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*Corresponding Author:
Dr. PR Sreelakshmi
Department of Community Medicine, Government Medical College, Thiruvananthapuram, Kerala, India.


Positive Health of the communities could only be brought out through the interrelationship between conventional health sector and other development sectors. It was a dream that came true when World Health Organization (WHO) accepted Primary Health Care (PHC) as the major tool to achieve its proposed goal of Health For All (HFA) by 2000 A.D., but we could not succeed as expected. Now we have the Millennium Development Goals (MDG), which place health at the heart of development but the achievements in health is still challenging. The literature search in this article has been conducted in Pub Med and Google scholar, with the aim to draw references to discuss the major health issues and ways to tackle them. The current article briefly narrates the burden and complexities of challenges faced by the present global health. Revisiting the concept of PHC and reaffirming our solidarity to this philosophy is the need of this hour.


Asia, Development goals, Millennium, Public health, Public health challenges, Primary healthcare


The organized efforts of humanity towards a healthier community are as old as the human civilization. It has faced lots of achievements as well as setbacks in its journey through history, but the revolution of knowledge that happened after the renaissance (15th century) and the public health initiatives thereafter, shaped the modern philosophy of health. The World Health Organization’s (WHO) definition of health added much to the concept.[1] As wellbeing is closely linked to the development sectors conventionally considered outside the purview of health,[2] the new definition of Health broadens to include health and development. Now it has entered the post modern era influenced much by the economic reforms and globalization. Eradication of smallpox by an international campaign (1977) and massive achievements in the control of communicable diseases had kindled lot of hope regarding the future of health.[3-5]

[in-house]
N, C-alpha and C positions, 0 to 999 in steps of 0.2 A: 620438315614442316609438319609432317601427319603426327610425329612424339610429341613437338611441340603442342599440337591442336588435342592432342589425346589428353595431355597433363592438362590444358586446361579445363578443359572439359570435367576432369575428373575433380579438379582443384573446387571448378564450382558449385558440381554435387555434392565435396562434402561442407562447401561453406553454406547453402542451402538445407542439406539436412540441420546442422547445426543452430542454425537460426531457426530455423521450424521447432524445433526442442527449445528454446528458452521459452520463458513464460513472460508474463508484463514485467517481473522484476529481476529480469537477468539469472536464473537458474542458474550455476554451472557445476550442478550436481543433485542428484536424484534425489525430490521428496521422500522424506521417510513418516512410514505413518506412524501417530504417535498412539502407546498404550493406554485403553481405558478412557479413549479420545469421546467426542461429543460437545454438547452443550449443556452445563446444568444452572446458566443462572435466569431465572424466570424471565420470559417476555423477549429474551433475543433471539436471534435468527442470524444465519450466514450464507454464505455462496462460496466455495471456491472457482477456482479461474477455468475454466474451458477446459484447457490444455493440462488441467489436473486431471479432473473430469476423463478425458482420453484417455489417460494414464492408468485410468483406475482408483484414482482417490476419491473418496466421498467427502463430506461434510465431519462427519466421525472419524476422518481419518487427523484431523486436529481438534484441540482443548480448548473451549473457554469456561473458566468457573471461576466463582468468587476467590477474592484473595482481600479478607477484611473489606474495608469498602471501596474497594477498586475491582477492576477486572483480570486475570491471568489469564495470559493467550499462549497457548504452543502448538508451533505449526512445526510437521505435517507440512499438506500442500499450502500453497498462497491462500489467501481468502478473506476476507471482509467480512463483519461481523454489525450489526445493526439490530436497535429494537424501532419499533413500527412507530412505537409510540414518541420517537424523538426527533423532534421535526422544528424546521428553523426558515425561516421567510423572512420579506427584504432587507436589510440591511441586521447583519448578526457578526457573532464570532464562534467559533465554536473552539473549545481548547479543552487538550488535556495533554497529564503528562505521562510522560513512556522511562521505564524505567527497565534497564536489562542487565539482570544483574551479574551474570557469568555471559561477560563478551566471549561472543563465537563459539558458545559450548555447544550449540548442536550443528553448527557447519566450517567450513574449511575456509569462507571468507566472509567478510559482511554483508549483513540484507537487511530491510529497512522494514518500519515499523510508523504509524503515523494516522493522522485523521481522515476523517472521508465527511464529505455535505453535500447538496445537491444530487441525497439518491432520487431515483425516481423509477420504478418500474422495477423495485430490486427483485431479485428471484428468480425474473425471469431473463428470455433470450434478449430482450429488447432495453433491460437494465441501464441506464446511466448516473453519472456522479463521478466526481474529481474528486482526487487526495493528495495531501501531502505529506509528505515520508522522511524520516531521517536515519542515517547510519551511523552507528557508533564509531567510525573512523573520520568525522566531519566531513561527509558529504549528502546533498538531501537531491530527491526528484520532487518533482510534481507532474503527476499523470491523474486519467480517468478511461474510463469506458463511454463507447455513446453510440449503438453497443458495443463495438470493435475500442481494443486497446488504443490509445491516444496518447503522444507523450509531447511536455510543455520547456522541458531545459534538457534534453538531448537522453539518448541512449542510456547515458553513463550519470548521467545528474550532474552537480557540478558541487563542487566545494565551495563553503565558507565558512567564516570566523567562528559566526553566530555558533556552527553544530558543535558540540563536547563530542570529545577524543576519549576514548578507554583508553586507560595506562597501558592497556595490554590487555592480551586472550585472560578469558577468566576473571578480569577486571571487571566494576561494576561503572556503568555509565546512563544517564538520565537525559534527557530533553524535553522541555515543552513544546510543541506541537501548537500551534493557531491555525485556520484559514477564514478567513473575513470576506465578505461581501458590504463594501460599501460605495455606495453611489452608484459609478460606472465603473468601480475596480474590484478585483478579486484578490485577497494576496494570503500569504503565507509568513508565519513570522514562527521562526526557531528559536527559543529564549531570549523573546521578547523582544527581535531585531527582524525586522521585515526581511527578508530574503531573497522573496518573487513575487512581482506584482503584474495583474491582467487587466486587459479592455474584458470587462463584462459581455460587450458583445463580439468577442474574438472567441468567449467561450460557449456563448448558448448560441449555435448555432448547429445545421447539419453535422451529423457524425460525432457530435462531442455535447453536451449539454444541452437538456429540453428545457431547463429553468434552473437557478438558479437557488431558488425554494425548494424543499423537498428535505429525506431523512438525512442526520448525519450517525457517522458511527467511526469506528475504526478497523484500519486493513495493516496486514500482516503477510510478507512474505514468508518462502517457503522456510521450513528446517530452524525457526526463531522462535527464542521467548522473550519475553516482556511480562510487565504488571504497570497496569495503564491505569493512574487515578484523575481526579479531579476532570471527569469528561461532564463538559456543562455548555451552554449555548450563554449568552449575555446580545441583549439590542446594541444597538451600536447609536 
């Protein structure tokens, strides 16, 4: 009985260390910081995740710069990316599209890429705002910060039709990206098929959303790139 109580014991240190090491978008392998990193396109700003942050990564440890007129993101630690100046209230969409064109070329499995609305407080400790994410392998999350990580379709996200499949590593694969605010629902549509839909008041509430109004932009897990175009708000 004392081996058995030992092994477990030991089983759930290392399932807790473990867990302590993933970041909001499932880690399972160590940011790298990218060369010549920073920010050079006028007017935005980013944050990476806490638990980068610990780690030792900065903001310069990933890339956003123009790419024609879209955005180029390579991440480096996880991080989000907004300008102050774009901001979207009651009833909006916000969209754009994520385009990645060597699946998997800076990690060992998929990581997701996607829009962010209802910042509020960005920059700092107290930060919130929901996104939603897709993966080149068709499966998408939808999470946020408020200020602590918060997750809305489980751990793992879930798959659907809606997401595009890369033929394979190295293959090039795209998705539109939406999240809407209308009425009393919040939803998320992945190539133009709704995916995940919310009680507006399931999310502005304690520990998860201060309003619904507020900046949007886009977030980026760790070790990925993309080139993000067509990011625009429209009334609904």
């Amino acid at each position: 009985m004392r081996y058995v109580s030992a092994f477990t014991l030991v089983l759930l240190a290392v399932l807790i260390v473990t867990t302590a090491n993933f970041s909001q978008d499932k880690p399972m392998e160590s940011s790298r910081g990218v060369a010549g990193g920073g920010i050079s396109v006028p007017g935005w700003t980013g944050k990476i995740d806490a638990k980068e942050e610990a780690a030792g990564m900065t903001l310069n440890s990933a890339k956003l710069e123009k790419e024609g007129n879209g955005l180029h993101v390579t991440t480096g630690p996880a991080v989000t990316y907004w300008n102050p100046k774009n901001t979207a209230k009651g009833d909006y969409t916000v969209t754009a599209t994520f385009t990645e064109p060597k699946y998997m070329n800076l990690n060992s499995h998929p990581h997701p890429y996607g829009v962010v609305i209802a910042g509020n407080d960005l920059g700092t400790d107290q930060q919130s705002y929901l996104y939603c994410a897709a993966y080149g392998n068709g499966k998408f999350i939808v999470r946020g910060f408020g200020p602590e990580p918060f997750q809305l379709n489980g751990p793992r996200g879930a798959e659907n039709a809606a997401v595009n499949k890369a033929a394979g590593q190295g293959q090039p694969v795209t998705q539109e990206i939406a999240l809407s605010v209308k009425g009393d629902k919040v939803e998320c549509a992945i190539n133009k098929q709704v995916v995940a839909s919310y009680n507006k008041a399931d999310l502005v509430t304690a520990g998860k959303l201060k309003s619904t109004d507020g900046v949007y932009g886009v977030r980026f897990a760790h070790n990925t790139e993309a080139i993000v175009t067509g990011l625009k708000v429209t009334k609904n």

The acceptance of the principle of Primary Health Care (PHC) by the WHO has spearheaded many activities towards achieving its goal of Health For All (HFA) by 2000 A.D.[6] Although the member countries of WHO formulated their health policies according to the broad vision of HFA 2000, the campaign was not successful in bridging the huge health gap across the world.[7] The United Nation’s Millennium Development Goals (MDG), was introduced as a philosophical successor of WHO’s HFA by 2000 A.D. MDG envisaged the overall development as the outcome of improvements in health, education, poverty eradication, gender equity, environmental sustainability, and international co-operation. Health sector does not have independent existence. It is closely related to other sectors like education and agriculture. Interestingly, the commission on social determinants of health by the international health organization explained how the health of individuals and communities are affected by inputs from other developmental sectors.[8] Ill health can be tackled effectively only if social determinants are addressed to. Diseases are distally determined by certain social factors and poor health in turn leads to unfavorable social conditions. This acts as a vicious cycle and, therefore, the development of other related sectors becomes inevitable for improvements in health of a community. Poverty is a social evil closely related to ill health across the world, more evident in the under developed nations. The modern epidemic of Human Immunodeficiency Virus-Acquired Immuno Deficiency Syndrome (HIV-AIDS) is a striking example of this mechanism. Some studies conducted in Africa give evidence to suggest that the poorer sections of the population have a much higher risk of contracting HIV than the non poor community,[9] and there are other studies from the same region which describes the devastating effects of HIV on the socioeconomic conditions.[10] This mechanism has played a definite role in blowing up the disease burden into epidemic proportions. The situation in Scandinavian countries and Sri Lanka[11] set a positive example where the better health nurtured by the society had given its toll on overall social development. But the challenges faced now in the sector of global health are much more complex. Visualizing a direct linear relation between social development and the health of the community has become obsolete. The relation between community and health is largely altered by the time, place, and personal situations. The complexities of culture and customs, economic situations, geography, ethnicity, and political situations make the challenges related to public health specific for every nation. WHO along with all those interested in the well being of humanity is revisiting the concept of PHC and reaffirming their solidarity to this philosophy. This is the background of the comprehensive outlook of PHC that has appeared in the World Health Report of 2008 [Table 1]. The policy argued that the initiatives of primary healthcare could not be considered cheap because, the philosophy need much resources from the community other than the money to initiate and sustain the activity.